The famed Nurburgring race track was apparently all but set to be purchased by Miami-based private equity buyout company HIG Capital last week for a reported price tag no more than $97 million for the racing complex which also includes an amusement park. But not so fast – so to speak – said the Germans, who decided the track should remain a German-owned track and awarded the contract instead to Dusseldorf-based auto parts supply company, Capricorn this week. The deal cut for Capricorn – which employs 100 of its 350 total workforce at the Nurburgring track – was significantly more lucrative at $140 million with $35 million upfront for a proposed track expansion.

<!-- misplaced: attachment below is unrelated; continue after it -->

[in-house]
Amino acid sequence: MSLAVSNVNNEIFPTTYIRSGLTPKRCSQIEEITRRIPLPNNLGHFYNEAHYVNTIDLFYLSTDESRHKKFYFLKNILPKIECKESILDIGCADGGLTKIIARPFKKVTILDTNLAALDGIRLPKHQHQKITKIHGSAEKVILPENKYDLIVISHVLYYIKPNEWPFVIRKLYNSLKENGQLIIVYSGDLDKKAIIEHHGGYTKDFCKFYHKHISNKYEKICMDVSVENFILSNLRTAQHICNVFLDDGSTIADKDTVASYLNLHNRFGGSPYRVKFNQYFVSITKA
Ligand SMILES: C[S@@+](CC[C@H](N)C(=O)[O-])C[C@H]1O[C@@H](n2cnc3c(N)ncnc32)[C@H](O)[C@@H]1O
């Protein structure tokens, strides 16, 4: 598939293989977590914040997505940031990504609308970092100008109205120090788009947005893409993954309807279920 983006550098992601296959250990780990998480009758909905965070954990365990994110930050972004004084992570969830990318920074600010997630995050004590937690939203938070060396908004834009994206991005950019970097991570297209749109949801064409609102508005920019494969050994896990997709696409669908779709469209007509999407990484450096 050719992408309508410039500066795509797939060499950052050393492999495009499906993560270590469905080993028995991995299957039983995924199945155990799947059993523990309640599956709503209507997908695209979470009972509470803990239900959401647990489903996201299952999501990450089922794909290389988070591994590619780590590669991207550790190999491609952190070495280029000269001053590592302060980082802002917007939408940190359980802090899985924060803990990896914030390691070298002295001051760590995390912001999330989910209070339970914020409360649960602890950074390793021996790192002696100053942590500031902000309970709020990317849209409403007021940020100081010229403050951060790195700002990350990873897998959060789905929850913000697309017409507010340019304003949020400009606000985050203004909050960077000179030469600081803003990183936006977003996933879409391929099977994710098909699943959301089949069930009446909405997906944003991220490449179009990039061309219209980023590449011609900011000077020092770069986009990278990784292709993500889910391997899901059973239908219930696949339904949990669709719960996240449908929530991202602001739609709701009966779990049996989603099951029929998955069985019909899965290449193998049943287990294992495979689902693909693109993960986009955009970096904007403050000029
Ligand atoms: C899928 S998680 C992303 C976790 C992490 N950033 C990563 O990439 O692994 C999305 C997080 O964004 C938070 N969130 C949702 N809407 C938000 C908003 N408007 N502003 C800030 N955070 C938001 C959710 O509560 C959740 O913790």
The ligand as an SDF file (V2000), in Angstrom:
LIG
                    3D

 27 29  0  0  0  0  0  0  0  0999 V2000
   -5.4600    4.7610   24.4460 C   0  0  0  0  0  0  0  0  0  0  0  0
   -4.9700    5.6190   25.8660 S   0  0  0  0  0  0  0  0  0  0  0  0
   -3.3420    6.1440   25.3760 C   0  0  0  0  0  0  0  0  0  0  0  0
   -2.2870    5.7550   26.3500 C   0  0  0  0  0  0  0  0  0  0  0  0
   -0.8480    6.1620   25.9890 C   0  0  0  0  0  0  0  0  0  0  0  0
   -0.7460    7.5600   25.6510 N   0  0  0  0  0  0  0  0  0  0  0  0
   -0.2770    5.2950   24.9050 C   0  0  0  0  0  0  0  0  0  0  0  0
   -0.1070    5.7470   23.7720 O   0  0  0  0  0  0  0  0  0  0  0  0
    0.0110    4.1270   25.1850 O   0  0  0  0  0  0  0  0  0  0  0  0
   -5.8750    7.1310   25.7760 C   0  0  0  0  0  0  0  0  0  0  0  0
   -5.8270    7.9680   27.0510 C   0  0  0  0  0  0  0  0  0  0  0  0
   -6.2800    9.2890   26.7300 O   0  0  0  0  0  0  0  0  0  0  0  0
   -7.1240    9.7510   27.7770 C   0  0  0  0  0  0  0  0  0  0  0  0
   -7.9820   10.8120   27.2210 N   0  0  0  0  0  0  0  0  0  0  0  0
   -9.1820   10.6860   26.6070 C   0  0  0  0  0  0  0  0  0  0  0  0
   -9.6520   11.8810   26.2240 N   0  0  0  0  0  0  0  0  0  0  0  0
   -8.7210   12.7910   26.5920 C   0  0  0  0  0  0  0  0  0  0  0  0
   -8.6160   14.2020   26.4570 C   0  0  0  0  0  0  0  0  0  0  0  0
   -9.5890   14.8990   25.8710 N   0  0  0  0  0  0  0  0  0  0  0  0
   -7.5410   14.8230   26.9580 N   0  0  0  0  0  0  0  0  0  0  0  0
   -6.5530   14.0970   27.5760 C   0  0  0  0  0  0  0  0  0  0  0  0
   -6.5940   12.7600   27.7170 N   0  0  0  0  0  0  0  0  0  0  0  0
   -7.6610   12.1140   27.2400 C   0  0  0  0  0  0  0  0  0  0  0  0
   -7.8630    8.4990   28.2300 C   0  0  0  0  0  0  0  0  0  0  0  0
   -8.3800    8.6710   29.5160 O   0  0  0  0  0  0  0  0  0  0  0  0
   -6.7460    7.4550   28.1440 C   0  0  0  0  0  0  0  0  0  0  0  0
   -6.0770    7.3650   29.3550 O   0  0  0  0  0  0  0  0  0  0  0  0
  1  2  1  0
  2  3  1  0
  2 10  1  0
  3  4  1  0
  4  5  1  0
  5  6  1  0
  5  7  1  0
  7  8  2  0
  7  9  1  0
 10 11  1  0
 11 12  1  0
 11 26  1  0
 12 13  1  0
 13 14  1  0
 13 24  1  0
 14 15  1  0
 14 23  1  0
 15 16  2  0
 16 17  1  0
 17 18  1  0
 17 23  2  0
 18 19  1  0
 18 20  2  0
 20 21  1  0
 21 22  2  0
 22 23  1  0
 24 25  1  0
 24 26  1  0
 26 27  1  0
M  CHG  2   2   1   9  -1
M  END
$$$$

The Nurburgring remains the world’s longest race track but has not hosted a Formula One race since 1976 when Austrian driver Niki Lauda famously crashed there. A modern-day Formula One track version was built adjacent to the original track and that began hosting F1 races in 1984 but the annual German Grand Prix is more typically held in Hockenheim.
The 2014 Formula One season opens with the Australian Grand Prix on March 16, 2014.